It is known that pain trickles down through generations, that the life we call our own is intertwined with the lives that came before us. The roads that our ancestors walked paved our current paths. I believe that strength trickles down through generations as well. Their prayers and dreams are within me. It is as if their tears, their prayers, their highs and lows became our coat of armor, displayed with certain comfort meals like avena on a big test day, red lipsticks and earrings to look my very best, or the jazz music I play throughout my subway rides. It shines throughout me in my love to break down in dance, in my constant want to stand tall, proud of who I am.

Water flows through the rocks and currents to a pond that nurtures many. In these photos you might see just three women. However to me these three women represent a lifeline.  They symbolize the strength it takes to create a family and nurture it with love despite who society prioritizes.  They decided to give their all, coming from southern Black roots and being first generation Columbian- American, creating a new narrative in Brooklyn, New York. They came not knowing that now two generations later they would have nurtured three homes filled with laughter and that their kids now know Brooklyn as the place that holds their strong family roots. Had they ever thought that they would be at the root of something so great?

It’s very common for people to go, “please don’t tell me I’m becoming my abuela, pleaseeee don’t tell me I’m becoming my mother,” afraid to have passed on any traits that they grew up despising or promising themselves they wouldn’t inherit. These traits might not have always been bad but in that part of their life, they felt limiting. These traits speak for more than just them, but for the stories our communities were boxed into, stories that became a part of our survival, things that we are now with stability,  healing and rescripting. But even with that I find that there are even more moments where I am celebrating the pieces that shine the fact that I am community-made, moments where my food interest mimics my grandmother, moments where my timeline or hair cuts mimic my great aunts. These are the moments where my persistence mimics my mothers.  You find yourself looking in the mirror and seeing others standing with you and through you. In some ways by us living, so do their stories.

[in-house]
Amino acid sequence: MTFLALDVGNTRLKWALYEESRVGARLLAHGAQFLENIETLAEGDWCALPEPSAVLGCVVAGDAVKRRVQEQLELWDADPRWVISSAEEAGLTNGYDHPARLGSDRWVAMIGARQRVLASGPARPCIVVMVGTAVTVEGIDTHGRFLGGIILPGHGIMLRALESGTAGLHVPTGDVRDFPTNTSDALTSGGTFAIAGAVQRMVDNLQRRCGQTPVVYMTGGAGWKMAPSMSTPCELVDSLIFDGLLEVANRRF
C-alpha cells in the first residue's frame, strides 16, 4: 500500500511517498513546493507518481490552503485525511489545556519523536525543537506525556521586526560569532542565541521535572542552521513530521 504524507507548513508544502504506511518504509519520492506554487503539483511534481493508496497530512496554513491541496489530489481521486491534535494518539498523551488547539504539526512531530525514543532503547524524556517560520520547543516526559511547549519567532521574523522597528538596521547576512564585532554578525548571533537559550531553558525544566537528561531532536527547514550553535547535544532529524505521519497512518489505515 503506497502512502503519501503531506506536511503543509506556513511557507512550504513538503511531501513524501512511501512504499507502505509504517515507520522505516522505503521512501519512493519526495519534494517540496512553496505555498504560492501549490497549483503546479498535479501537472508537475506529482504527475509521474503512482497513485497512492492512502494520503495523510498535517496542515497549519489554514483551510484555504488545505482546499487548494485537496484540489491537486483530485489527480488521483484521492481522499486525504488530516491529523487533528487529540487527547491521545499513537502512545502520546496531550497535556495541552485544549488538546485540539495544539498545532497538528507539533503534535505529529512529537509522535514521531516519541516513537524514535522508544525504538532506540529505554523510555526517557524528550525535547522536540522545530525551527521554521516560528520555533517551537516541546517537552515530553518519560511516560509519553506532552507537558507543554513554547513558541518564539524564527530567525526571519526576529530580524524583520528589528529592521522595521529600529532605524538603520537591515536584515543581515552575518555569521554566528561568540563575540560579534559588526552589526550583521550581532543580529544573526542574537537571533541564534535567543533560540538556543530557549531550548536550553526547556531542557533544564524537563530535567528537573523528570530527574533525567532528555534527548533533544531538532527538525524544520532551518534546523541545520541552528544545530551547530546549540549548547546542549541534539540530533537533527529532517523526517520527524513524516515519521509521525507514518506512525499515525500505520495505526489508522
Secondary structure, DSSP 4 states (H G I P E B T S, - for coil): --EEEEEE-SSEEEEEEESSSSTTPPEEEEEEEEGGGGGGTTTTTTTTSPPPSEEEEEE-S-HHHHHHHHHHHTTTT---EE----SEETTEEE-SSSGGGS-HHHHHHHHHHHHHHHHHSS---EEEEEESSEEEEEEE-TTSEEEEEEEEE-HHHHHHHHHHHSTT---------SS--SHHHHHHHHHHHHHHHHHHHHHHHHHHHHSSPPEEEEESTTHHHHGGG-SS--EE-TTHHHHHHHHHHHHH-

When they asked for a photoshoot, I was honored to capture this trio that continued to multiply to create the foundation that I stand on. In this moment I realized that the women that I feel are so beautiful, show beautiful in more than their bodies but also in their lives work, for their ever young spirit, and for their constant love. 

But even though I personally found them close to untouchable, it would be incorrect to not acknowledge the way that society views older women. In Buddhist culture, sculptures of monks are portrayed with long ears to capture their age and wisdom. In Indigenous cultures, a village is not grounded without the elders for it is what allows a community to continue to live on. However in our current society, your life stops after twenty-five. Wrinkles and the portrayal of time, of a life’s journey on our bodies are pressured to be erased.

“How do you age out of creativity, how do you age out of beauty that is based within?” My grandmother said that in a conversation earlier this year. 

Our lives aren’t races, but rather long journeys with many moments to gain wisdom and experiences. The camera is for everyone, every age, ability and background. So is art, creativity, beauty. 

During the shoot we had the idea to capture their hands, their rings and bangles, their fragility and strength. Hand holding is something very important to me. It reminds me of Thanksgiving and coming together holding hands to say a prayer, acknowledging the present with touch while praying for the future, knowing and externalizing that you are safe, seen, loved. I don’t believe you age out of creativity the same way you don’t age out of love, out of family, out of being worthy of being shined a light on.

Mayana is a born and raised Brooklyn gal with strong Black and Latina roots. Her roots serve as the basis for her commitment to nature, wellness, and community. She is a Multidisciplinary Artist and Student Activist using different avenues of creation to not only tell her story, but amplify the ones of her community. Mayana uses her voice and passions to spread light and joy while also creating content based on being a college student and a young woman of color. She is committed to actively promoting the knowledge and mindset that supports global awareness of environmental and racial injustices.

 

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